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#145: BVG security fired, mail strike, EncroChat, German tanks
A look into Berlin's appointment bots
Hey 20 Percent,
We try to focus on local news, but there’s a war out there which is affecting nearly every aspect of our lives. Right now, 50 mostly western defense ministers, including Germany’s new one, Boris Pistorius, are meeting at Ramstein air base southwest of Frankfurt. All eyes are on Germany, which is under immense to deliver Leopard 2 tanks to Ukraine.
On Thursday, US defense minister Lloyd Austin was in Berlin to chat with Chancellor Scholz (SPD) who, at the time of writing, still refuses to committ to delivering the weapons Ukraine says it needs by the time Russia launches a highly probable spring offensive.
Scholz is even cold about approving the re-export of German Leopards from Poland and Finland to Ukraine. It’s a disgrace that Germany is failing to take more responsibility for security in its neighbourshood. If you’re interested, here’s a longer piece I published on the subject this morning.
More news below!
P.S. Many, many thanks to our new sponsor, Berlin translation app Mate Translate (see below)
BVG fired security thugs
Following an attack on a passenger, the public transport operator cancelled its contract with private security firm Pütz, which had provided the majority of security guards on trains and in U-Bahn stations. Tagesspiegel reports that Pütz was kicked out in November. The newspaper quoted a BVG source as saying: “They didn't follow the rules of the contract. An assault on a passenger then broke the camel's back, that was the crucial point.” The firm B.O.S.S. has provided security since December. Violence inflicted by security personnel is not to be confused with the — sometimes racist —attacks by ticket checkers, such as the brutal treatment of American academic Abbéy Odunlami in 2020.
Several hundred Deutsche Post workers in Berlin and Brandenburg have been striking since late Thursday as part of Germany-wide industrial action, RBB reports. The union Verdi is demanding a pay increase of 15% in light of rampant inflation and high corporate profits. Mail won’t be delivered until Monday — though Deutsche Post subsidiary DHL, which is unaffected by the strike, should be delivering parcels Friday and Saturday — drivers there are often self-employed and non-unionised.
Achtung, digitalisation! In the three years since French and Dutch police managed to crack the encrypted phone system EncroChat, Berlin’s state prosecutors say that they’ve filed charges against about 100 criminal EncroChat users. About 50 of them have been sentenced to jail time. The Berlin Polizei has reportedly investigated 740 cases involving the software, which was used to facilitate the sale of drugs, weapons and encrypted phones.
Longish read: Bots and the battle for appointments
Thanks to the fact that Berlin has to repeat its last election on February 12, six Bürgerämter have been closed since December to free up staff to help with organisation of the vote. Unsurprisingly, this has resulted in even fewer appointments for people to get angemeldet (registered). The percentage of people able to get a Bürgeramt appointment in under 14 days fell from 70% in November to 48% in December.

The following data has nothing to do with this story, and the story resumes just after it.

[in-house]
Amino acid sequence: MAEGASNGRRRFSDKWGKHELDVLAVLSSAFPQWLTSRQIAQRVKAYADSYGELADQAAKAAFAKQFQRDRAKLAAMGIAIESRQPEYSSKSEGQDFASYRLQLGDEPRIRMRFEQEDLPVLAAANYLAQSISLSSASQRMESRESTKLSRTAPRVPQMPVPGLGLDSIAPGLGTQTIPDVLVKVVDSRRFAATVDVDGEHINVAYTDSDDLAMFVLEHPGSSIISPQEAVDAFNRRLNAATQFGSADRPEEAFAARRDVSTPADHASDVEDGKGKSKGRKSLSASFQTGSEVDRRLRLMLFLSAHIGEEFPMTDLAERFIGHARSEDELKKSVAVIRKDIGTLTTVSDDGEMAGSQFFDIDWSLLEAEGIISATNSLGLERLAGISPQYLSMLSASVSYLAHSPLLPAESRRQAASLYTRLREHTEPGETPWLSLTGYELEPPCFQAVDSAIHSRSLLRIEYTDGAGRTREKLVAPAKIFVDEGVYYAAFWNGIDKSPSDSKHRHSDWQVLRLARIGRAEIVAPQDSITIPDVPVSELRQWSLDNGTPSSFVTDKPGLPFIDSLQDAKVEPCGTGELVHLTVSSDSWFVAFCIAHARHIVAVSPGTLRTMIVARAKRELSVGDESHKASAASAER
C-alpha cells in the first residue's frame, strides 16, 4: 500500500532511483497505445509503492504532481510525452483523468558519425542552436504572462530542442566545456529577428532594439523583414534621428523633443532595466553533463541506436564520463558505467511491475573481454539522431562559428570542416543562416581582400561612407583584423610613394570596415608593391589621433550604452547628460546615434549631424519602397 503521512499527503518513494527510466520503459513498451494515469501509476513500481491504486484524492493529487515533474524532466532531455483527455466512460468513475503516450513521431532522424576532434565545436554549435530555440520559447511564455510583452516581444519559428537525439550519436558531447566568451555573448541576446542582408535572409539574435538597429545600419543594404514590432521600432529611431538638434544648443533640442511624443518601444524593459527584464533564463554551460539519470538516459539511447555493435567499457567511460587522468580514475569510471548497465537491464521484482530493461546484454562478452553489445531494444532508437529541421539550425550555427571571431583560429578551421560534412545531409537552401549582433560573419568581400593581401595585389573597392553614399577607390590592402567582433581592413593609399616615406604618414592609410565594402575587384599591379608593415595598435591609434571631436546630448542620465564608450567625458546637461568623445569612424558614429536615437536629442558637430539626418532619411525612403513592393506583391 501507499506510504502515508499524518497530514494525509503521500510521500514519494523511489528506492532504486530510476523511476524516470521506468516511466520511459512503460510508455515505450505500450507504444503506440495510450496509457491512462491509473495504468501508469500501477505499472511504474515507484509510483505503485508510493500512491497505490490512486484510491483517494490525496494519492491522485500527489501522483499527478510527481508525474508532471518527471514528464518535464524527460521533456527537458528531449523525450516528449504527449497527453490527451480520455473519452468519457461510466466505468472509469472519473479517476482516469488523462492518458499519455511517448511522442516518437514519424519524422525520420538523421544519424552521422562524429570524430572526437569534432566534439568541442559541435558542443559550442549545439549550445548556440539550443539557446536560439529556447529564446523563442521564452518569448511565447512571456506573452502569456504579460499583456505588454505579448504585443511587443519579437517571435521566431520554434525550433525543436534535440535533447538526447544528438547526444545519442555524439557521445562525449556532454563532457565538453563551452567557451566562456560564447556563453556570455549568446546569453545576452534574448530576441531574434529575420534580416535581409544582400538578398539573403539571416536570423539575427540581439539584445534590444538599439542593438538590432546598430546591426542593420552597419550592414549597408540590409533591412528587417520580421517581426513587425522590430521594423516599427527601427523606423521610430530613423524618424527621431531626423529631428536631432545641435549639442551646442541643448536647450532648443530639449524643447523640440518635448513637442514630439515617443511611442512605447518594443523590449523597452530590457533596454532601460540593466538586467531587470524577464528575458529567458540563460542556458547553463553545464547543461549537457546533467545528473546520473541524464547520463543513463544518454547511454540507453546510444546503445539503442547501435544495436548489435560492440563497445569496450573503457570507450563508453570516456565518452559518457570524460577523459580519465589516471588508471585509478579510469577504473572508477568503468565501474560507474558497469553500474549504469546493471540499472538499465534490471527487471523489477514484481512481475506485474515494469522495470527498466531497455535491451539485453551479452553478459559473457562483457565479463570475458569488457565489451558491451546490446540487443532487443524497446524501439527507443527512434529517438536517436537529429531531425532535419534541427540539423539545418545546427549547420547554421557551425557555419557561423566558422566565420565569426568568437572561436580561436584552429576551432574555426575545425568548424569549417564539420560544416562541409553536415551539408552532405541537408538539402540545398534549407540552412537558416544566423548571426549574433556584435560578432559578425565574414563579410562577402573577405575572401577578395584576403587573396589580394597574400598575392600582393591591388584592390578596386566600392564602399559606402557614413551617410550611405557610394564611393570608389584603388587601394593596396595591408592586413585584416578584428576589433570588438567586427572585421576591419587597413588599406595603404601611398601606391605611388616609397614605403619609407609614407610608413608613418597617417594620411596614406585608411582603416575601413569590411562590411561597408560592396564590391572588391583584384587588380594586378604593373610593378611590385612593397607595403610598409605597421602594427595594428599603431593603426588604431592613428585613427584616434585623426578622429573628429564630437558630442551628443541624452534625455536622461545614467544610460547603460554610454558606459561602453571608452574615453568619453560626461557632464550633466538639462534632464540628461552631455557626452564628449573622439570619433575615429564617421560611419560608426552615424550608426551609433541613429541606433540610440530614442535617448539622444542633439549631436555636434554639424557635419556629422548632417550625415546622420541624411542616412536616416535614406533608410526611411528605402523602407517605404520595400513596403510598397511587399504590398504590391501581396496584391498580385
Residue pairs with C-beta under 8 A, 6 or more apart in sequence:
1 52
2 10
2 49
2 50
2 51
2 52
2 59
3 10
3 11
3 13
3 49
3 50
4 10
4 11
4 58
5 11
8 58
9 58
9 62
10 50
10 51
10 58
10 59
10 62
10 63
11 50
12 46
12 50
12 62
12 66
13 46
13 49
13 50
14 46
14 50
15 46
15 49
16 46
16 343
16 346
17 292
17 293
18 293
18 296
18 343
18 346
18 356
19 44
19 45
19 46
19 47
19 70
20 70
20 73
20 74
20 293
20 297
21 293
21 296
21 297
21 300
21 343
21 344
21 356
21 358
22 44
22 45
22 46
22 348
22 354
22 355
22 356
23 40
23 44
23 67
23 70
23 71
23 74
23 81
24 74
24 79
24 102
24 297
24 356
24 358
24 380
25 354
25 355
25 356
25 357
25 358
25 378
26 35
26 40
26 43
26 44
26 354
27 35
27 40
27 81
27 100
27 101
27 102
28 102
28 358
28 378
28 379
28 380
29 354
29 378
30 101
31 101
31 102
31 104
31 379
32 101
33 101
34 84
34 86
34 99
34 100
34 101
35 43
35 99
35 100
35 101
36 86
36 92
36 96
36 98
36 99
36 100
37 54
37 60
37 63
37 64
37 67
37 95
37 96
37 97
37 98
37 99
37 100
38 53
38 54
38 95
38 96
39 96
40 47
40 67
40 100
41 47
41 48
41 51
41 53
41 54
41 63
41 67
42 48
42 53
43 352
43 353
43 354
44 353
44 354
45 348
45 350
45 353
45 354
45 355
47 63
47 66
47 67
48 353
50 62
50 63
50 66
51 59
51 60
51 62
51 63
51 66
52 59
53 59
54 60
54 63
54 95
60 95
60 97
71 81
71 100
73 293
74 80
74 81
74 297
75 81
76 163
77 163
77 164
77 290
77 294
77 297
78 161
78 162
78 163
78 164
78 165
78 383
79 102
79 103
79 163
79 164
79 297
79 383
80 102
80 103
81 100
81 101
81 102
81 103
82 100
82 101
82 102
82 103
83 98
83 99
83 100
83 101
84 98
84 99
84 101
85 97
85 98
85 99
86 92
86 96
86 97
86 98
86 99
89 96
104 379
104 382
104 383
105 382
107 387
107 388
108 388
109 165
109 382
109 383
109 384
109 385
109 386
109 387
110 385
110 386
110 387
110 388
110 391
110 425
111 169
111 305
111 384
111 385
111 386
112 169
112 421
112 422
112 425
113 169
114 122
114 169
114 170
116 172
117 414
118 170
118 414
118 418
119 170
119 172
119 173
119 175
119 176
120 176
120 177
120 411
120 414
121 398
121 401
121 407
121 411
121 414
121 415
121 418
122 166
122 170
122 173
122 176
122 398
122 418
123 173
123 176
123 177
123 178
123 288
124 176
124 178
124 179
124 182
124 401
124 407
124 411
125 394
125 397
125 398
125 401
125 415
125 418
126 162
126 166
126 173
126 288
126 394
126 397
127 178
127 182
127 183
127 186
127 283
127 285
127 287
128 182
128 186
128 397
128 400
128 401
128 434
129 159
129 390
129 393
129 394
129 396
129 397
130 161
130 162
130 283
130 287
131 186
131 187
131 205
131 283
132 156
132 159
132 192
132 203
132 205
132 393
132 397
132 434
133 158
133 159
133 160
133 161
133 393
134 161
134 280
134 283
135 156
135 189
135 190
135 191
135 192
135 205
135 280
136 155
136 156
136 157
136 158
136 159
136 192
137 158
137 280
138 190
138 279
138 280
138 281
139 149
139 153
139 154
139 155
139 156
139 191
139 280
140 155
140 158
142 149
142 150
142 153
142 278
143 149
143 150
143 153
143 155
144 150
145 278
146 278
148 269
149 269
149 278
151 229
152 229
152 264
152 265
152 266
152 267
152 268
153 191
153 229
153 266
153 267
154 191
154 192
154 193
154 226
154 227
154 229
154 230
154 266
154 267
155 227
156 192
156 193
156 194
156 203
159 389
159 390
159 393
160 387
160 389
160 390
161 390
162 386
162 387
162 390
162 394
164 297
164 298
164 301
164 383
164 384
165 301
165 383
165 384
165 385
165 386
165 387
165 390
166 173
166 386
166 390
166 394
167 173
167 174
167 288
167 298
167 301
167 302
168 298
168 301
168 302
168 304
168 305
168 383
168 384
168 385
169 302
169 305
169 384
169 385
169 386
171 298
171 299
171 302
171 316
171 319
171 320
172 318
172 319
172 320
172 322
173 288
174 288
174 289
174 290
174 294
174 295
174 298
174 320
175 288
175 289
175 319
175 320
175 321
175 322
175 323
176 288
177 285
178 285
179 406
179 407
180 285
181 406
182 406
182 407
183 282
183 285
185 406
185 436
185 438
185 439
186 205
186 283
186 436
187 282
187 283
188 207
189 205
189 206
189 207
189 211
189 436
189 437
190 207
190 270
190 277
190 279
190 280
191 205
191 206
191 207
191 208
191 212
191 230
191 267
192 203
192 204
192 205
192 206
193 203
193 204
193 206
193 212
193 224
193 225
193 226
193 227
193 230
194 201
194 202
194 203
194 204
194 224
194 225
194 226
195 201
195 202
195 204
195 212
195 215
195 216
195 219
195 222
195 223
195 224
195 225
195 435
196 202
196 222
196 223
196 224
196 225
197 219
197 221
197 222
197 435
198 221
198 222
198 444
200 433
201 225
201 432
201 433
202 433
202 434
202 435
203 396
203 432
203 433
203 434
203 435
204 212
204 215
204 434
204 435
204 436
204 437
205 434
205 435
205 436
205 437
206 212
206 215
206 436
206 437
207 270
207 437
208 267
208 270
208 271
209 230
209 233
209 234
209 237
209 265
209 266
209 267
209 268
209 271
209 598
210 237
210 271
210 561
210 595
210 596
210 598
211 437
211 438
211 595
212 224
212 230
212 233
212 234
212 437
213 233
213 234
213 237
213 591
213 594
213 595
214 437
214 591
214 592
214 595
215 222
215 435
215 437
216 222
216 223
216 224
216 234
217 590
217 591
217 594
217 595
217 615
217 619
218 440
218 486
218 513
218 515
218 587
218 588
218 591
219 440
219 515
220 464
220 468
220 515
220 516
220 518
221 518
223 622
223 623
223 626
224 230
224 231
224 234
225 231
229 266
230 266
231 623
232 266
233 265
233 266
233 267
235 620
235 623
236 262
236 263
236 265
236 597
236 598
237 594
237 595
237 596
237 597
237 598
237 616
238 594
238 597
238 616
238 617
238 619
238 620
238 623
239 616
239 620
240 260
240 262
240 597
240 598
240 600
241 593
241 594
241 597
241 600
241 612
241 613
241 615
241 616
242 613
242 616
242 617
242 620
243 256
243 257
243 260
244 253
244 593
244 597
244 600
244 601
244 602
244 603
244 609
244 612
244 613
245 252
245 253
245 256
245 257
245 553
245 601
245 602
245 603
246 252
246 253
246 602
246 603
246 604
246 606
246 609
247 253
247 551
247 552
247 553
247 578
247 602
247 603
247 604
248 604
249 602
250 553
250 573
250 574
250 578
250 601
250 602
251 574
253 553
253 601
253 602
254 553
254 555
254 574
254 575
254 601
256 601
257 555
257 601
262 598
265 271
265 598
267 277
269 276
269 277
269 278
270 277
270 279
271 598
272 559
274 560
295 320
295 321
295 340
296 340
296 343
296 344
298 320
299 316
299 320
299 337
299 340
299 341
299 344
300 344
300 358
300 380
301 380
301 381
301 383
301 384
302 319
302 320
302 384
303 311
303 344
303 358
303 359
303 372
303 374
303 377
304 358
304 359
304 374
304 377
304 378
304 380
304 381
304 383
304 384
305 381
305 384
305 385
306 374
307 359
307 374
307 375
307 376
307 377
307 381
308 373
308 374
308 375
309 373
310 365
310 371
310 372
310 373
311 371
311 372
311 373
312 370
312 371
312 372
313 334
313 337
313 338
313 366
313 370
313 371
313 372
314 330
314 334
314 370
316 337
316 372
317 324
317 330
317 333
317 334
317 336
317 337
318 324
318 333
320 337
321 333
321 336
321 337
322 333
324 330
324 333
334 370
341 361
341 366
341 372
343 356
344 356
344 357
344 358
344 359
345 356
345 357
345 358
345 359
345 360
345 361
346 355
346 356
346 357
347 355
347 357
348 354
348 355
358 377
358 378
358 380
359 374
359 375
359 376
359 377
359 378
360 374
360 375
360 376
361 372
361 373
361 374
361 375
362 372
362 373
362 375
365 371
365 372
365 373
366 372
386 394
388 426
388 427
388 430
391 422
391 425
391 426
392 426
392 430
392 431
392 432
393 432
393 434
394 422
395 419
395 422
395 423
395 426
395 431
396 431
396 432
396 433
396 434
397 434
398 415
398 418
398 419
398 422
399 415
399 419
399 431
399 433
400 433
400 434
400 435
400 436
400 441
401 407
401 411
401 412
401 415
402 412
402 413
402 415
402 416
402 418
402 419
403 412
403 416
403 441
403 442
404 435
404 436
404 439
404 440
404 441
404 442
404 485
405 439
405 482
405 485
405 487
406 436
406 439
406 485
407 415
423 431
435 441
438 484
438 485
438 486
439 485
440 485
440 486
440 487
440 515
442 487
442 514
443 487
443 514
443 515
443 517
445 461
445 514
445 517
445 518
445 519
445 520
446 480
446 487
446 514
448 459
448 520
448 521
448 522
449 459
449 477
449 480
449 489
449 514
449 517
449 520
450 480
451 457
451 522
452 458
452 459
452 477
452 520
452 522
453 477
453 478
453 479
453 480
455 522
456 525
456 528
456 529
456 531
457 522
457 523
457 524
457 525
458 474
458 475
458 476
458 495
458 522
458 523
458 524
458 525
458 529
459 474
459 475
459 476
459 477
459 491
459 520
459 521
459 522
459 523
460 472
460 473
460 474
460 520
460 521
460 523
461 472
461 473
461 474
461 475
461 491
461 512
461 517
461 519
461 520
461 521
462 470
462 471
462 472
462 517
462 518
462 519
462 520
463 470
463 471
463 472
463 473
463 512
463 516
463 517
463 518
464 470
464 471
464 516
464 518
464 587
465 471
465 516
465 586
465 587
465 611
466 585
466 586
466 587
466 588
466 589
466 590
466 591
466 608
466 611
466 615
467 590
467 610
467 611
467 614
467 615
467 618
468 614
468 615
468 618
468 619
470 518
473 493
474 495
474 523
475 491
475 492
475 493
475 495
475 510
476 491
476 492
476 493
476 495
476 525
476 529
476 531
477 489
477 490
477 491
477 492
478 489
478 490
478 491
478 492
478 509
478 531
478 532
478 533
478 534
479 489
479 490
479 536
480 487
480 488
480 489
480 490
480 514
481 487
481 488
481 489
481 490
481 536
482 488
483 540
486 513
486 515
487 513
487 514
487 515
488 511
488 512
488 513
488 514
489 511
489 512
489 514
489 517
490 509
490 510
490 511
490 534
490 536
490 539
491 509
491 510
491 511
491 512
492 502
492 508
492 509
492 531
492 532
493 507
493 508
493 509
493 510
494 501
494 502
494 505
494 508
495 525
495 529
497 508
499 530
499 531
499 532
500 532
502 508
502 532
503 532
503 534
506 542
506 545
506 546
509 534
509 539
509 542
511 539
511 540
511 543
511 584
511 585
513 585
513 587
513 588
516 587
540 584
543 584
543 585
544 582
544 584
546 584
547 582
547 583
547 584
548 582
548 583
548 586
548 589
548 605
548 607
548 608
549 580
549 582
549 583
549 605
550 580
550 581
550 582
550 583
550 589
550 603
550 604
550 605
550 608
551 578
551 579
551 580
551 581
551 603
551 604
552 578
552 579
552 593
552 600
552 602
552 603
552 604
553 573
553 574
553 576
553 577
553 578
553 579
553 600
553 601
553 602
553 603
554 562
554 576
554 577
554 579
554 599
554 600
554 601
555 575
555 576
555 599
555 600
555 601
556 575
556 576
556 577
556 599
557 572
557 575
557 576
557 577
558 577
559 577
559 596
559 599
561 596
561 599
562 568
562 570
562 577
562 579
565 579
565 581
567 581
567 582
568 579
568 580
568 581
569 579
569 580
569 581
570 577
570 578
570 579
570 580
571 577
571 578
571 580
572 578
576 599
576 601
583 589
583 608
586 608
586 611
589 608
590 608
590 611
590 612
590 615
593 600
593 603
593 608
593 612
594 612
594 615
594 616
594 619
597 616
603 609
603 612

The shortage of appointments isn’t anything new. Years ago, I installed a browser add-on that would auto-refresh Berlin’s appointment page and alert me when one came up. It actually worked. For a while, some German tech dudes ran a business offering Termine using the same basic technology but they appear to have been shut down.
Appointment bots are still out there. On Github, there’s an open source one that claims to do exactly the same thing as the hack I used. It turns out this is the code running behind All About Berlin’s super simple appointment finder. You just leave the browser tab open as it checks Berlin’s official appointment calendar site every few minutes. It makes a little sound when it finds a free slot.
Unfortunately, it’s only for Bürgeramt appointments. There’s no easy hack for appointments at the dreaded Landesamt für Einwanderung (LEA), formerly known as the Ausländeramt. A 20% Berlin reader alerted me to an unscrupulous actor who apparently offers “automatical registration” (sic) for €100 if you contact them over Telegram or What’sApp via a Croatian number. Their URL (https://www.otv-verwalt-berlin.de/) is almost identical to the LEA’s site (https://otv.verwalt-berlin.de/).
I messaged them — a few days later someone texted back from a Russian number offering LEA registration for €150.
If any of you have tried this shadowy “service” or know of other appointment bots, do comment below or e-mail us at firstname.lastname@example.org.
It’s a sad state of affairs that foreign Berliners who might be anxious about their immigration status feel they have to resort to such dubious measures. Just another sign that, if Berlin wants to remain attractive to coveted foreign workers, the LEA needs to get its act together.
Berlin is no longer the poorhouse of Germany, at least on paper. According to the local finance minister, the city-state took in about €800 million more than it spent last year — meaning no new debt is required. Despite corona, despite inflation. The picture’s not all rosy though. As of September last year, Berlin was still servicing debt of about €63 billion.
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